NASA's MAVEN pushes to meet its launch date to Mars

President Obama wants to send humans to Mars by the mid-2030s. While that is still more than two decades away, there is an unmanned mission to Mars in the meantime that will help astronomers learn more about the red planet’s atmosphere.

Called MAVEN (Mars Atmosphere and Volatile Evolution Mission), the mission will measure sun’s effect on Mars’ atmosphere. Astronomers theorize that solar winds stripped Mars of much of its atmosphere over the last few billion years.

Last Friday, NASA gave the green light to the mission managed by the Laboratory for Atmospheric and Space Physics at the University of Colorado at Boulder to move into the development stage.

Although this latest NASA approval is a huge positive step for MAVEN, there are still obstacles and potential roadblocks that need to be cleared before it launches at the end of 2013- and it does need to be 2013, people involved with the mission said.

“There are people who believe that their lives are controlled by the planets. With the MAVEN launch window, our lives are controlled by how close Earth and Mars are to each other,” said Nick Schneider, a member of the MAVEN team at the Laboratory for Atmospheric and Space Physics. “There’s an optimal placing of Earth and Mars where we can get there with the least amount of fuel.”

That leaves a window of Nov. 18 to Dec. 7 in 2013. And if not then? MAVEN won’t be able to launch until early 2016, because the two planets won’t be that close to each other again for another 26 months.

“Delaying this long would be a problem for MAVEN, partly because of the additional budget requirements,” said Mary Mellott, the NASA headquarters program scientist for the mission. “However, more centrally, because we would then be launching in a time period when the Sun is relatively inactive, which would limit the probability of MAVEN’s achieving its science objective of determining the effects of solar activity on the Martian atmosphere.”

With NASA’s latest approval, the mission can now get ready for the critical design review in July 2011. Bruce Jakosky, the mission’s principal investigator, said the team will make sure they know where everything will go on the spacecraft and where the key components will be built to get ready for the critical design review.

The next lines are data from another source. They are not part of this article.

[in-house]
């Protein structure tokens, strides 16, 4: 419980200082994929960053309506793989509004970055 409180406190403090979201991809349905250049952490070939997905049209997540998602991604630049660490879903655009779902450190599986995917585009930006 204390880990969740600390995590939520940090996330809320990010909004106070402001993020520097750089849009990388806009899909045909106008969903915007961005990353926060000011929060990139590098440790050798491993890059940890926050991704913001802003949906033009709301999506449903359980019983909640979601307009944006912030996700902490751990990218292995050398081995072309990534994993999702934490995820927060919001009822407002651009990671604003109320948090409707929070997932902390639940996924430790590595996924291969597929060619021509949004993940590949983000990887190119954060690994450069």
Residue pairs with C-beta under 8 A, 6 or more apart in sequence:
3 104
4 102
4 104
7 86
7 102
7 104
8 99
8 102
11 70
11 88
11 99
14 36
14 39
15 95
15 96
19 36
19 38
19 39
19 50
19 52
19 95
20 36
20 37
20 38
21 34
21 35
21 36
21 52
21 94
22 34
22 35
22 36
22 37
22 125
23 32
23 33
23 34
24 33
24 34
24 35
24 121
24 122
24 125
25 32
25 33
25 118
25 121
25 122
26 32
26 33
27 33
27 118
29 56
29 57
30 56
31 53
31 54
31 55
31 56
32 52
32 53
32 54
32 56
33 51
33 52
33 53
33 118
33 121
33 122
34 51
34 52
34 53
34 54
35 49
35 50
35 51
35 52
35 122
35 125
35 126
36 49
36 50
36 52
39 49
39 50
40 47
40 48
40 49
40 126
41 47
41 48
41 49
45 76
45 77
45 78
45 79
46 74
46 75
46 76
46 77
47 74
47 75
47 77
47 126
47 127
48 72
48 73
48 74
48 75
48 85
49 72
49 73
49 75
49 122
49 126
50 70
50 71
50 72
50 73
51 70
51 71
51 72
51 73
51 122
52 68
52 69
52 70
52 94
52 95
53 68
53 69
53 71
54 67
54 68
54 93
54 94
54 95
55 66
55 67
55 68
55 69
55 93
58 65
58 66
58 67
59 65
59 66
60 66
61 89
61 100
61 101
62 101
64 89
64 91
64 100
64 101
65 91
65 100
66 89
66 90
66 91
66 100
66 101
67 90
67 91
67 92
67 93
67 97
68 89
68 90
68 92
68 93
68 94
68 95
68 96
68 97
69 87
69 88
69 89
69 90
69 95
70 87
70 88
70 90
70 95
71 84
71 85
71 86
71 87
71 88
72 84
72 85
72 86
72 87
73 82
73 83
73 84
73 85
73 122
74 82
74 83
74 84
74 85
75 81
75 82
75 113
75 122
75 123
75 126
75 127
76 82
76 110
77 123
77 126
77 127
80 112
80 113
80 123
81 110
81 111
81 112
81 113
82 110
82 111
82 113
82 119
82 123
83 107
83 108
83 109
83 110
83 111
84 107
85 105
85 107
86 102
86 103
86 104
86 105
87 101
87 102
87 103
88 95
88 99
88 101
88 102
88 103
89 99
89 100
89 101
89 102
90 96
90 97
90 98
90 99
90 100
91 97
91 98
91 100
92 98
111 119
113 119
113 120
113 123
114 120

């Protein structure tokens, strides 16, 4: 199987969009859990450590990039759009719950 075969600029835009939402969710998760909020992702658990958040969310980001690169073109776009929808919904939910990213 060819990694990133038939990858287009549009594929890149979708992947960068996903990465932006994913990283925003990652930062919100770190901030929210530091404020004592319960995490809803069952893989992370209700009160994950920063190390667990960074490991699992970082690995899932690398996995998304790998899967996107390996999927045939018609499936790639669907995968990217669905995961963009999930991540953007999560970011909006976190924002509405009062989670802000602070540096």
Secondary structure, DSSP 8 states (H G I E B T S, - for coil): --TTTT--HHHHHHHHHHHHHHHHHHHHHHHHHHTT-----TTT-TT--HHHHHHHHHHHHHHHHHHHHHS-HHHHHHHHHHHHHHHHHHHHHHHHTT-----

“The process has been writing down a requirement, making a design that meets those requirements, building the thing and testing it,” he said. “And then countdown to launch. All that has to happen between now and November 18, 2013.”

Both NASA and MAVEN team members from the University of Colorado are confident the mission will touch the sky on time.

"We are as certain as we can be. The Confirmation Review last week went very well,” Mellott said. “Everybody on the review board seemed pleased the team demonstrated that they understand what has to be done and how to do it, and that they have the capability to do it. There is the full expectation that MAVEN will be ready to go on launch day.”

Schneider said there is nothing about the mission that worries team members at the Boulder lab.

“Everybody involved has done this kind of thing before, but not this exact combination,” he said. “We’re not surprised yet, and we hope not to be in the next couple of years.”

Despite his confidence in the technology, Schneider feared that there are factors out of the MAVEN team’s control that could delay the mission. Although NASA has already put more than $400 million into the mission, he thought funding could still be an issue. The launch vehicle for the spacecraft could cost up to $200 million, Jakosky said.

“With other projects, NASA has sometimes said, ‘We cannot afford all of your workforce,’” Schneider said. “So they might say, ‘Cut your workforce in half and take twice as long.’”

However, Mellott said money will not be an issue for MAVEN.

“Within the Mars program so far, we have been lucky enough to have sufficient resources to keep MAVEN on the path towards its scheduled launch,” she said.

0 Response to "NASA's MAVEN pushes to meet its launch date to Mars"